The joke is on BP all along, with two Transocean staff singing The O’Jays lyrics “Money, money, money, money” every time BP is mentioned. BP staff on the rig continually discuss how over- schedule and over-budget the drilling of the well is, and put pressure on the ‘goodies’, the Transocean staff, to make up time and come up with positive results that mean they can finish earlier rather than later. And we all know that’s never going to lead to anything good. In a later shot of Vidrine covered head-to-toe in drilling mud, there is mysteriously a clean patch on his hard hat right where the BP logo is…
As someone with no firsthand knowledge of rigs or oil drilling, I found the film quite informative. The explanation of oil drilling from Mike’s daughter in a scene right at the beginning, involving a can of Coca-Cola (the pressurised oil well), a sharpened metal pen tube (the drill) and a squeezy bottle of honey (the drilling mud) was a great way to explain to any lay person watching the film how oil drilling and wells work. However, the failure of the ‘mud’ after a few minutes and the spraying of Coke all over the Williams’ kitchen was an early reminder of what was to come. The film shows how a semi- submersible rig sits in the water, and stays in place with the help of thrusters. Even the process of the negative pressure tests, in the drill line and the kill line, which ultimately led to the disaster, is shown in non-technical, easy-to-understand ways, adding to the realism for the uninitiated viewer who might otherwise be left scratching their head.
The musical soundtrack of the film, though minimal, is actually very effective. The main theme is largely electronic, sweeping and calm, and effective whether looking out over a peaceful ocean or watching the Deepwater Horizon collapse in flames in slow motion. However, music in this film is mostly notable by its absence. The most abiding sounds are bubbling, rushing water, with underwater shots of the drill pipe and wellhead, screeching metal and yes, explosions and fire. Mostly explosions and fire, in fact, which was occasionally a little overwhelming and could make it hard to hear or understand the dialogue.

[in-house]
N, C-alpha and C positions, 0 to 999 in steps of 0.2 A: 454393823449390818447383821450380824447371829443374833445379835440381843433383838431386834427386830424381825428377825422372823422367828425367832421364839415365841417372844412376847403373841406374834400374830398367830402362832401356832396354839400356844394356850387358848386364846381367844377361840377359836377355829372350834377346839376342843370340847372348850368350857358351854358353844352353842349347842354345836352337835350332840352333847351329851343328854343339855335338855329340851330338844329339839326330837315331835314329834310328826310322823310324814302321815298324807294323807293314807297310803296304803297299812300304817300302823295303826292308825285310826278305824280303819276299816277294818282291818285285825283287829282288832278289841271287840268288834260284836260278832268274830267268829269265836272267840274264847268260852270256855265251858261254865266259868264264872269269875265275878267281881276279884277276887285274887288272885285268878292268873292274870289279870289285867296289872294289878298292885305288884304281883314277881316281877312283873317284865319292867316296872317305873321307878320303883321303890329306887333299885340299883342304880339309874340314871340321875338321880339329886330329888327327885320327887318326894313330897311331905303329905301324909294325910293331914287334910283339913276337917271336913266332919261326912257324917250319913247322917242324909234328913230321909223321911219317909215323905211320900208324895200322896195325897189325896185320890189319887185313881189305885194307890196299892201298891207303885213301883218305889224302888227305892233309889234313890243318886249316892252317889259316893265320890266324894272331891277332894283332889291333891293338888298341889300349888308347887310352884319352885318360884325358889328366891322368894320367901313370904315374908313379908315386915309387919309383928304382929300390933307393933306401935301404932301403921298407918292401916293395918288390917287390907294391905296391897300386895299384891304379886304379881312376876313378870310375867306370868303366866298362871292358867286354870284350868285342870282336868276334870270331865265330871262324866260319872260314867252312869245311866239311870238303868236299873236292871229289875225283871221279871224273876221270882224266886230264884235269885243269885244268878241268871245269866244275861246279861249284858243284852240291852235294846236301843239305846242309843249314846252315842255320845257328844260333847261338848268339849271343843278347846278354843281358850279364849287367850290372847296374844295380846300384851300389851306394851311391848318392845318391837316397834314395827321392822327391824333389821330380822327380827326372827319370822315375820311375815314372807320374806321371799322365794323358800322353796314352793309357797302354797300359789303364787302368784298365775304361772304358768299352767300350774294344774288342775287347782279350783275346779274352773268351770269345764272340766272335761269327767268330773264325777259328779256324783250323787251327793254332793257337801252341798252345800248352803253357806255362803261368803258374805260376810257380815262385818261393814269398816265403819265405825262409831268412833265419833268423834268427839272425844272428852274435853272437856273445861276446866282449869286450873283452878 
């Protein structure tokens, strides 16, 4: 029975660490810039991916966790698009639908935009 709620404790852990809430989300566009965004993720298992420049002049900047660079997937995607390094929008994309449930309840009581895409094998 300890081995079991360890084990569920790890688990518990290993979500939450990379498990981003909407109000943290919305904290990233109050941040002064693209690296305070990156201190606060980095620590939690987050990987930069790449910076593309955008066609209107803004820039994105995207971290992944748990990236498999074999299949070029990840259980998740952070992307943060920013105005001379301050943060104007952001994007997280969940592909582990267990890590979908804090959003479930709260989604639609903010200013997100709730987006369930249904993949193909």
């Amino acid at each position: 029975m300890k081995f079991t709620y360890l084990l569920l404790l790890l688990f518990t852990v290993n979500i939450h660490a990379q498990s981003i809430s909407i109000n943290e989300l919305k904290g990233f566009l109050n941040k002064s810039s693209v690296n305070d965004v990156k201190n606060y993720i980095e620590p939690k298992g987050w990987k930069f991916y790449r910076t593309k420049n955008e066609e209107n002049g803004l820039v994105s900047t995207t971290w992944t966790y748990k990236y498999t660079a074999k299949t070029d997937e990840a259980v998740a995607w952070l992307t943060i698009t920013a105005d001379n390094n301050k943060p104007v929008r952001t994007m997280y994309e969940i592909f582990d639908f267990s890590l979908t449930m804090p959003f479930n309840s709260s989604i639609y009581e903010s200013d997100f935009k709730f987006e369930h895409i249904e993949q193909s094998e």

One of the film’s greatest successes is the portrayal of the human disaster. This is not a disaster that happened in a screenwriter’s imagination, this was a real event that affected real lives. The characters are well-played, rounded and likeable and you root for them. Well, the Transocean ones anyway! The BP characters are perhaps a little one-sided, and dare I say, a little too pantomime-bad-guy, particularly in the case of Vidrine. It doesn’t, however, detract too much from the film – remember people, this is Hollywood.
This is not a disaster that happened in a screenwriter’s imagination, this was a real event that affected real lives
The ending is heartbreaking and ultimately believable, and focuses on the very human cost of this tragedy. The relief of Williams’ wife when she finds him, the grief and anger of a father who has lost his son, children clinging to their daddies, the anxious faces of the gathered masses looking desperately at each new arrival to see if it is their father, boyfriend, husband, son, all in slow motion - with frequent looks back to Mike’s stitched and bewildered face.
Surprisingly, at no point does the film feel like it’s exploiting its subject matter. It is quite sensitively done, portraying the chaos and the horror without resorting to Hollywood shock tactics. The storyline clearly deviates from the actual course and timeline of events, but this isn’t a documentary, and even some of the more far-fetched seeming scenes, like when Williams is thrown 20 ft across a hallway and pinned to a bulkhead behind a door by a huge gas explosion whilst Skyping his wife from his quarters, or Mr Jimmy caught in an explosion whilst showering, are based in fact.
Deepwater Horizon does not forget the dead. The names of the 11 men who lost their lives in the tragedy appear, one by one, with a photo of each just before the end credits roll. Is this film a fitting memorial? I don’t know, but it is poignant and certainly gives pause for thought.